Just beyond our kitchen garden’s box frame, last year’s oak leaf & butter lettuces have seeded themselves inside the cowlick of grasses, growing in patches of ruffled leaves that haven’t yet been found by nightly foragers that emerge from the woods when our houselights have been snuffed out and the expanse of yard is full of ghostly blue light. There, beneath the sycamore’s shadows, we see them moving, snouts down, grubbing for whatever is tender and ready to filch, without any concern for the mess that they will leave.


So, stooped over in morning’s intervention, I begin to tease the delicate lettuces from their toeholds, and stick them back into soft soil, hoping to keep them steady in the shock of settling back down in this woozy profusion of herbs, and cloud of peas, and garlic with scapes, twisting into treble clefs. I think I am clever, saving this wild spring mix from its fate—melting in the mouths of skunks that are known to binge eat whatever they like until they’re good and sick of plenty.


Aplenty is exactly how things grow here. Spring to autumn, the land yields to our constant poke and pinch, until it’s time to pick; and, in that moment, we realize we no longer have to buy a triple-washed bag of lettuce, that’s $9.64 per pound. Everything we need for a fresh salad is found in a quick two-step out the mudroom door onto the porch, where we skip down a short set of stairs; then take the shortcut to the kitchen garden, where we think that all of this is more or less free; but, of course, it isn’t. It’s the price of being organic, which is more or less, letting God decide.


Has God been good to us? He sent us a vision of what the garden should look like—much like the glossy seed catalogs that come in the mail; and, we swoon over every fruit and vegetable’s perfection, imagining that is what we deserve. After all, we’ve worked hard to contain anything that could be menacing in a green world. We want to say we have control over what happens here.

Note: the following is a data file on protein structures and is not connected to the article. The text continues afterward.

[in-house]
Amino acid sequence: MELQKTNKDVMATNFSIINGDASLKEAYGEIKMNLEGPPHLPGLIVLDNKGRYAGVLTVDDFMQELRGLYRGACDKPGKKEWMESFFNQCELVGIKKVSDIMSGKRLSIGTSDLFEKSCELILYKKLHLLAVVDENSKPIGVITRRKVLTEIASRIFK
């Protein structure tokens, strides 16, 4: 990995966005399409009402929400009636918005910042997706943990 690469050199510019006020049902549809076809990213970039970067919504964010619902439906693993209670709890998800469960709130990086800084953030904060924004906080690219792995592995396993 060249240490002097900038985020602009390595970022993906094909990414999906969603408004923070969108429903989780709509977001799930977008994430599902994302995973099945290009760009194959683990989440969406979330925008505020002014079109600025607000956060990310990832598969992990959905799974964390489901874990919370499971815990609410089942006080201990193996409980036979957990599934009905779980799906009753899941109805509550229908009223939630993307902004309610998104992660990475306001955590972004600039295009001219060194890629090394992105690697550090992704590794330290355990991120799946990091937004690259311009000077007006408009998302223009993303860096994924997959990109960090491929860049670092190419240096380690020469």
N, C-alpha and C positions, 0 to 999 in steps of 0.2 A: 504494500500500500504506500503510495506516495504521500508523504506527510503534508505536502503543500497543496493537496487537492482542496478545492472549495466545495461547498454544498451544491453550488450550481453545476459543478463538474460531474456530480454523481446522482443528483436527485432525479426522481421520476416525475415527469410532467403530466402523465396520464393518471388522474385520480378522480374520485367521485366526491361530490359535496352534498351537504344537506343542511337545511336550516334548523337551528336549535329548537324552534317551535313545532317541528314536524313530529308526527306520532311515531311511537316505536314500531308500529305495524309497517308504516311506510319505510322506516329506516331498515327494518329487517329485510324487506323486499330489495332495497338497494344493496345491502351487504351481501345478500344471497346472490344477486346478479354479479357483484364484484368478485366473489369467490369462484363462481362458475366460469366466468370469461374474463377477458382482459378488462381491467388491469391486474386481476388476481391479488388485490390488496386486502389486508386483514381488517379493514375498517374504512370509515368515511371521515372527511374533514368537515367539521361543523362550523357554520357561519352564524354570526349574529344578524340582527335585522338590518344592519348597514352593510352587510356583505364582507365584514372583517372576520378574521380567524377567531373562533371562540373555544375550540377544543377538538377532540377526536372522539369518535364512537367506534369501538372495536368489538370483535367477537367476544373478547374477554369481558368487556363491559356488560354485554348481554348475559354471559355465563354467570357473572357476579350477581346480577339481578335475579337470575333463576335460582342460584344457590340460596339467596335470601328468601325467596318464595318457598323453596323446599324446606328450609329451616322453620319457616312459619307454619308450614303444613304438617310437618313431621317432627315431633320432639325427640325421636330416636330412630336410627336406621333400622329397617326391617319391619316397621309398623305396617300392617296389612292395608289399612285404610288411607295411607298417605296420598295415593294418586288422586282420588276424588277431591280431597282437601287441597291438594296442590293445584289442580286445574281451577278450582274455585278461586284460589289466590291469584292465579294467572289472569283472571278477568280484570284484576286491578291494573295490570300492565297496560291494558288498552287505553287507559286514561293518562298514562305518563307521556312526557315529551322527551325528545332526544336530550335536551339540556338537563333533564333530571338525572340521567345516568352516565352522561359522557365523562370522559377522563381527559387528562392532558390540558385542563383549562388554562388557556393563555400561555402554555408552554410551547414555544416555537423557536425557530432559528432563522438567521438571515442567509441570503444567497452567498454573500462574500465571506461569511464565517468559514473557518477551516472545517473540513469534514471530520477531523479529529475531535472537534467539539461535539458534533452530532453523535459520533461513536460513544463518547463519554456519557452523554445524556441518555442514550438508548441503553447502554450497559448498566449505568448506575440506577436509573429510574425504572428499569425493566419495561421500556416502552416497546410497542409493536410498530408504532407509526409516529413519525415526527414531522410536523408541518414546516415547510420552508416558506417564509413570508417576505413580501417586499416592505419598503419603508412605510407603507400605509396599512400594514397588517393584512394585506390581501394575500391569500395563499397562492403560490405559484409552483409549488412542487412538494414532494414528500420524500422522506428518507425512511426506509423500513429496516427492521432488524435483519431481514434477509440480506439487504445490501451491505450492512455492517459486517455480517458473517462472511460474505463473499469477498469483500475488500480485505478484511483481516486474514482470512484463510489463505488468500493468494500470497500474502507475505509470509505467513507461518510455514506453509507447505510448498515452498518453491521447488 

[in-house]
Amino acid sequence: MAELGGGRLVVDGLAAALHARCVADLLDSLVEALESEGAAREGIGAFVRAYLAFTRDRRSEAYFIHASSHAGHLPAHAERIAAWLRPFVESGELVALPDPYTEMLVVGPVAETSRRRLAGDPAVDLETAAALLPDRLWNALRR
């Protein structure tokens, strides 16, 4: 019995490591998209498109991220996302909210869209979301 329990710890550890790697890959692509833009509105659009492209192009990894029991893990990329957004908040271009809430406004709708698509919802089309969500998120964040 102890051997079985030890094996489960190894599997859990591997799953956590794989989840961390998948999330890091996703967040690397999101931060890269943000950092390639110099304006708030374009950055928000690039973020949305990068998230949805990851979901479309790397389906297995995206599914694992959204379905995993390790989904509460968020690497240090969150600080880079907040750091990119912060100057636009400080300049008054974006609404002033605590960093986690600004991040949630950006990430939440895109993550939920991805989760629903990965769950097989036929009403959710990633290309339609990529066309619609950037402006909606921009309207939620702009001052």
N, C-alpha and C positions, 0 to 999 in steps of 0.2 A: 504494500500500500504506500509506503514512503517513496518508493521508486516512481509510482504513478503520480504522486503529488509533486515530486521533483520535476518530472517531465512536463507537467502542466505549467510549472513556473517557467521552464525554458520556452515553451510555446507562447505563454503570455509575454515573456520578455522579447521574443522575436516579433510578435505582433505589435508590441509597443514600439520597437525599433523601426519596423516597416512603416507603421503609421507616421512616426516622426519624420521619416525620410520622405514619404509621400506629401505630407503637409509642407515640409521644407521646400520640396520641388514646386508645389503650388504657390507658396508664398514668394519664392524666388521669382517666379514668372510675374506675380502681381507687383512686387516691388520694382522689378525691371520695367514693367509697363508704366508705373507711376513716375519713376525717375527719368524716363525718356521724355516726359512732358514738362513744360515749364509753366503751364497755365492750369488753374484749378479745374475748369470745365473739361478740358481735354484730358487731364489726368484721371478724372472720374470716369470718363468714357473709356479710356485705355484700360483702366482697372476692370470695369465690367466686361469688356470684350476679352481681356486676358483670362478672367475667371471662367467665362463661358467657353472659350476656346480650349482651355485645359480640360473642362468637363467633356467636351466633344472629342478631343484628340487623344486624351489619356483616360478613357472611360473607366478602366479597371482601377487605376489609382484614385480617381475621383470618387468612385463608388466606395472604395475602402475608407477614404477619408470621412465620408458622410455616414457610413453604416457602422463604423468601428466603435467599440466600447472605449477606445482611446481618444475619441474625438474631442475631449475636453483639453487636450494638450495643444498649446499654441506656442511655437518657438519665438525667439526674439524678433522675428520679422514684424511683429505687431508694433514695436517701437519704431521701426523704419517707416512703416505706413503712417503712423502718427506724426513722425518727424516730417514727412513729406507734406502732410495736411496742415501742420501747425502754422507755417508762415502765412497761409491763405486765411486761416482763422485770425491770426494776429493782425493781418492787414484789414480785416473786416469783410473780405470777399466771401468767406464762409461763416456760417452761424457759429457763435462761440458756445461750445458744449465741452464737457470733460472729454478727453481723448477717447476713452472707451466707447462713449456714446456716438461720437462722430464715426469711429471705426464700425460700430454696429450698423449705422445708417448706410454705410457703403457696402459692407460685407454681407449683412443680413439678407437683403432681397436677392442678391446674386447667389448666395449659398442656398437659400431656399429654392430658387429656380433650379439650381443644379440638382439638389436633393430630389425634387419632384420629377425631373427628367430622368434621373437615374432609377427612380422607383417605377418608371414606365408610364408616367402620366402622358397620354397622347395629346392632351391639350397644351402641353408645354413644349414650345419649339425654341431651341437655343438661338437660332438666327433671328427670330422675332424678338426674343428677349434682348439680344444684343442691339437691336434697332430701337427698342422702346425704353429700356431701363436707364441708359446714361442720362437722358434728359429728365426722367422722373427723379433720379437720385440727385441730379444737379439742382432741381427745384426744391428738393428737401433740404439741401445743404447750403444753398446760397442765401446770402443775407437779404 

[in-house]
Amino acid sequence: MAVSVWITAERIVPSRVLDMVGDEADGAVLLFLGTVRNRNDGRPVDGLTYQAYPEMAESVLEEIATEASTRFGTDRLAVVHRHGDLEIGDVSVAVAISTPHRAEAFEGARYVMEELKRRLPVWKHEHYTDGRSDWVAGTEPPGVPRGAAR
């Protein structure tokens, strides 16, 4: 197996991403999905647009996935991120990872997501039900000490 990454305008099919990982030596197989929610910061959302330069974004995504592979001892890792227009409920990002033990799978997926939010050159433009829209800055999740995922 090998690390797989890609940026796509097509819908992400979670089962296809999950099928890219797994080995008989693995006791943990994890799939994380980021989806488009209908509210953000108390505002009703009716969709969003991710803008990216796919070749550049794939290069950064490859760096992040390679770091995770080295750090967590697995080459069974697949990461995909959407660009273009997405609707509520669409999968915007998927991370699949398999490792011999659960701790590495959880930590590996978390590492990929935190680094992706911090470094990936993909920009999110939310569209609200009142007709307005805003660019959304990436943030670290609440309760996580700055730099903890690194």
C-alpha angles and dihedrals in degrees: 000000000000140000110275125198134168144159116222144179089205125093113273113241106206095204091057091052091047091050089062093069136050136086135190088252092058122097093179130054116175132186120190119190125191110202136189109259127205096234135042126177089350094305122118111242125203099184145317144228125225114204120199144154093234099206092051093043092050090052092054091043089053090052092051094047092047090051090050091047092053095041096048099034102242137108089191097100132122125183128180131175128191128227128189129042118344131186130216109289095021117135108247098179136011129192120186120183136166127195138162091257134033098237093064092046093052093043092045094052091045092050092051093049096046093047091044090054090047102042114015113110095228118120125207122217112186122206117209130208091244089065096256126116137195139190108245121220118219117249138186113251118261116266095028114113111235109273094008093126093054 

Still, it’s difficult to control “volunteers” that pop up every year, like unexpected guests. What to do? Do we pretend that they aren’t there, growing double the size of veggies started in the greenhouse? Do we make room, knowing they are the memory of last year’s heirlooms? Are we inherently greedy, quoting the adage, possession is nine-tenths of the law? In truth, how different are we from a family of scavenging skunks? We both want our fair share.

M. J. Iuppa’s fourth poetry collection is This Thirst (Kelsay Books, 2017). For the past 31 years, she has lived on a small farm near the shores of Lake Ontario. Check out her blog for her musings on writing, sustainability & life’s stew.

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